While the Republican party continues to broaden its definition of conservative by the day, Democrats are experiencing a crisis of identity around the issue of abortion. Now, Democratic leaders are at a crossroads about whether or not the Democratic party should support candidates who reject traditional Democratic values in favor of a more nuanced view.
The discussion began last week when Senator Bernie Sanders endorsed a mayoral candidate who had in the past voted in favor of anti-choice legislation. When the Senator was questioned about his support for the candidate, he argued that in more conservative states, you couldn’t hold a candidate to every single liberal issue. If you did, the Senator argued, you lost valuable votes.
Many who value abortion rights were rightfully upset at the Senator’s willingness to cast aside such a vital issue to support a candidate, especially considering how progressives are often known for their “purity test,” and having high standards for political office.
Taking a stand to the left of Senator Sanders, DNC Chair Tom Perez said that he would not support the Democratic party backing anyone who claims to be pro-choice, a strong stand in the current political environment.
Shortly after Perez’s statement, House Minority Leader Nancy Pelosi said that she does not feel one must be pro-choice to be a Democrat. Senate Majority Leader Chuck Schumer agreed.
Now, Senator Elizabeth Warren is siding with the majority and against Perez, saying that while she is staunchly pro-choice and will do what she can to persuade her colleagues, a pro-life Democrat will not “dampen [her] energy in this fight.”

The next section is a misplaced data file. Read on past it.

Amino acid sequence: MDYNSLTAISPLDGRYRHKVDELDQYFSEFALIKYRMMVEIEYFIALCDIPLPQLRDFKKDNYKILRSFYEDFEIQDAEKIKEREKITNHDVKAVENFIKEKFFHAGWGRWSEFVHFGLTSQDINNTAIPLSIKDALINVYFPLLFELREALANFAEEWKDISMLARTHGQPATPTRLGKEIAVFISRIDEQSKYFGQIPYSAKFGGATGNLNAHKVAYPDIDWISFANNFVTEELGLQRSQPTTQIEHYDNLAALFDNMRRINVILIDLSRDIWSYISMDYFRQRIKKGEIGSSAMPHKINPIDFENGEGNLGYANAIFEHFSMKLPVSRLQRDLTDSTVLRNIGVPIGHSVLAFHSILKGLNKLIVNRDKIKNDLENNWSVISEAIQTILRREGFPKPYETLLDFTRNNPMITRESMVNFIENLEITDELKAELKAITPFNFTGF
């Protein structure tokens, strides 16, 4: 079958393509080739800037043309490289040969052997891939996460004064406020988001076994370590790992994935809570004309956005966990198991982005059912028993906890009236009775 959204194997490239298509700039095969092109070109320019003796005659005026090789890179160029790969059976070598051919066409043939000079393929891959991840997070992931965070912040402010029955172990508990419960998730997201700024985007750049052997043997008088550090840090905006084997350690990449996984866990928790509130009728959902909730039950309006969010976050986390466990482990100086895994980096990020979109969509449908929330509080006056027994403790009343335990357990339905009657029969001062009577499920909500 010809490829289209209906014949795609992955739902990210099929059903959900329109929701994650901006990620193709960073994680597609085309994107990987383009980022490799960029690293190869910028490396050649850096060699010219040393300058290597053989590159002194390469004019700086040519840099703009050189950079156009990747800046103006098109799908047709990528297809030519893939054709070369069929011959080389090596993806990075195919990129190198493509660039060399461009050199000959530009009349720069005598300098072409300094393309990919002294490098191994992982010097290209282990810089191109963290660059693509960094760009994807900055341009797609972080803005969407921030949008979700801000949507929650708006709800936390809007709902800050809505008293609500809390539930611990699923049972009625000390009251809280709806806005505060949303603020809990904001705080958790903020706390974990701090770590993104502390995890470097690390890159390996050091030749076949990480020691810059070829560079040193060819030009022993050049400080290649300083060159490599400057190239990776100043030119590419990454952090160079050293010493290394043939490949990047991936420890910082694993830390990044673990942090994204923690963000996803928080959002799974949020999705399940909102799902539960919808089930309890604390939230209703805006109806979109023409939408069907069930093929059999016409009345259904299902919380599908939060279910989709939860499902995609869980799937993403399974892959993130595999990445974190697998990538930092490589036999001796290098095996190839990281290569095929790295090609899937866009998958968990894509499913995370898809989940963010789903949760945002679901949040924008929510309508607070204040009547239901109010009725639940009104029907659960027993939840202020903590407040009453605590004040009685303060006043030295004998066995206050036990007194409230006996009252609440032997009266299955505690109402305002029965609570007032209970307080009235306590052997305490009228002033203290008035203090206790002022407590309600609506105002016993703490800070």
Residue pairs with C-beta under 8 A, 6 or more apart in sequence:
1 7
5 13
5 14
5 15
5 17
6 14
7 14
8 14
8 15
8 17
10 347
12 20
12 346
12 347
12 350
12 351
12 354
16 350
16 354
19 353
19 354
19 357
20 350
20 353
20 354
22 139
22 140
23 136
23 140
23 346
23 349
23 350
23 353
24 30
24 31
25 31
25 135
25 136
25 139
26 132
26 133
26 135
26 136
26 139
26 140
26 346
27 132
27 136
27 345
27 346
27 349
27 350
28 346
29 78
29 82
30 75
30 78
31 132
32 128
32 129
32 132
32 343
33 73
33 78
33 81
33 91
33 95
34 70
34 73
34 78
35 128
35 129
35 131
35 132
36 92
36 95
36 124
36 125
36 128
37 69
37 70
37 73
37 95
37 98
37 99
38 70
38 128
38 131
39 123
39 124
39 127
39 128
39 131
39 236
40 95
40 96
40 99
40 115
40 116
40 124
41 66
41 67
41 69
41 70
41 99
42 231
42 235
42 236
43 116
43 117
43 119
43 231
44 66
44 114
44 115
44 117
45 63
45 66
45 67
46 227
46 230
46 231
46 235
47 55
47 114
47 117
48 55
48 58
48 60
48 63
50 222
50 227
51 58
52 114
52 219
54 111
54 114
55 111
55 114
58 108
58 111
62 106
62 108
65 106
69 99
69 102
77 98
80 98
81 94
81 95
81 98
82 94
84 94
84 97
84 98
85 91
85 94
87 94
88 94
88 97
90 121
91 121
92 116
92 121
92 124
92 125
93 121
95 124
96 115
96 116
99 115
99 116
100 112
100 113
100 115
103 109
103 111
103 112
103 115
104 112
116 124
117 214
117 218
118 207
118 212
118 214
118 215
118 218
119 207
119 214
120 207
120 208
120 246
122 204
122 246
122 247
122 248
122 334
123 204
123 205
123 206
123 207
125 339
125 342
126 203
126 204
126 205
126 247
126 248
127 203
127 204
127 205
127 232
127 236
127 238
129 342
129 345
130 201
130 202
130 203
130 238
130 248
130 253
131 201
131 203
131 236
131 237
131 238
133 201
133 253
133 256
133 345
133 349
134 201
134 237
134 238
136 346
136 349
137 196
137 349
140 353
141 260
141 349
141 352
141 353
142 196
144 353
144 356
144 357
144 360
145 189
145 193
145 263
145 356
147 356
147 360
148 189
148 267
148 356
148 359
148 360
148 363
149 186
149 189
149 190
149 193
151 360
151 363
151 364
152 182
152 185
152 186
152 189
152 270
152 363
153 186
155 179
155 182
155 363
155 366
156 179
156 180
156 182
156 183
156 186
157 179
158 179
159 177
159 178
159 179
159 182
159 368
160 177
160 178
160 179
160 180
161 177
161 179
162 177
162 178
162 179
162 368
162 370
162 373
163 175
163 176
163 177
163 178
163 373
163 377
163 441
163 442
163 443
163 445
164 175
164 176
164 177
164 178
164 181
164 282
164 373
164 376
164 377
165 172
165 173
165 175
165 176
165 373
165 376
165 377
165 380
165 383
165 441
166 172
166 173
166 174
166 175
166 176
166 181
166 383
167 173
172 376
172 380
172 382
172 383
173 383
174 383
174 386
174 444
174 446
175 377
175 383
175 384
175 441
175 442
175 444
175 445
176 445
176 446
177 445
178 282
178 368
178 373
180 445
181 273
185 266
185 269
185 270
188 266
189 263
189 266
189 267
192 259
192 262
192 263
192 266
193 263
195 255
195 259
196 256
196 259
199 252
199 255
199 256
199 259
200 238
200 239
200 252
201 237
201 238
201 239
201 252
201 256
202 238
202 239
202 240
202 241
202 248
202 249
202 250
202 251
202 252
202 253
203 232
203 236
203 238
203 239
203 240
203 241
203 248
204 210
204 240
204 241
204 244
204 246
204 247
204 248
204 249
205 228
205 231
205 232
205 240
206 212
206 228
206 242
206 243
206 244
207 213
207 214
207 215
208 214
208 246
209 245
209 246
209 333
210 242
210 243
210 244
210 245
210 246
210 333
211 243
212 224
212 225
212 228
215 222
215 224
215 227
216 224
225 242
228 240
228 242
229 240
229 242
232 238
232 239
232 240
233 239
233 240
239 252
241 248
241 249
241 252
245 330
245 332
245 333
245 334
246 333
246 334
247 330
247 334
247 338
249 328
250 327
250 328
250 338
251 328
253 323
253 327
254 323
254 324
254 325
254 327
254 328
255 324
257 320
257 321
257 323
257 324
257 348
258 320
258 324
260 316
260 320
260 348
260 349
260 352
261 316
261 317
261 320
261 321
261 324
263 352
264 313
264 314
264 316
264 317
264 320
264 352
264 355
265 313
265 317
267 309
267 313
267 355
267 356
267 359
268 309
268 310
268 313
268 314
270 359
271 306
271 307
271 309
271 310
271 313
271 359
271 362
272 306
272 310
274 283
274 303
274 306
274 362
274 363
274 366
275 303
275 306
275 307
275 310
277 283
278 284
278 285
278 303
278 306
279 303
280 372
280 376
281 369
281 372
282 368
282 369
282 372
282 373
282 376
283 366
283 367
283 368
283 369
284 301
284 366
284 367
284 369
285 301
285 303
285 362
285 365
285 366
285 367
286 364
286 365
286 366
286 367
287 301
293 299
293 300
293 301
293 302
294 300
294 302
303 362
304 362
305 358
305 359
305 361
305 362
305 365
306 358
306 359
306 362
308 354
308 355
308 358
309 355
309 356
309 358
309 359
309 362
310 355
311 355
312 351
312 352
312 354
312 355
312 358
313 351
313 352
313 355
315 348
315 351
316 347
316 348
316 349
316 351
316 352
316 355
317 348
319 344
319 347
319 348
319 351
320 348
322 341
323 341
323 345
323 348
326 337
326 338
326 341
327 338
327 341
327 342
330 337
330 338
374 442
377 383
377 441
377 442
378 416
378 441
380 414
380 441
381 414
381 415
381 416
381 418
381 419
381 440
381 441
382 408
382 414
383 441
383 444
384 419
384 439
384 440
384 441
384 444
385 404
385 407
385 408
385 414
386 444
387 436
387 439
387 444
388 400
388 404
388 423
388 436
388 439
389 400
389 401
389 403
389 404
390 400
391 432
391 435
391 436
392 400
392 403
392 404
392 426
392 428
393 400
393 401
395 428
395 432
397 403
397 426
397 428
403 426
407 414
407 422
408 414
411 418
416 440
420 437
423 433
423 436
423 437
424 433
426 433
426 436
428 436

“Let me start with this part, because these are deep-down issues. I am strongly pro-choice. I am strongly pro-choice, and I will fight. But that’s not how everyone in the party feels, she said, and she respects that. “I recognize that not all of my colleagues agree with me. I’ll do everything I can to persuade them, but they are my colleagues, and that’s just how it is with the Democrats, But I got to say, it does not dampen my energy in this fight.”
With such deep and enduring divides in the Democratic party, it is surprising to see such a fundamental issue up for discussion. Still, it is issues like these that the Democratic party must iron out before 2020 in order to be in fighting shape against the Republican majority.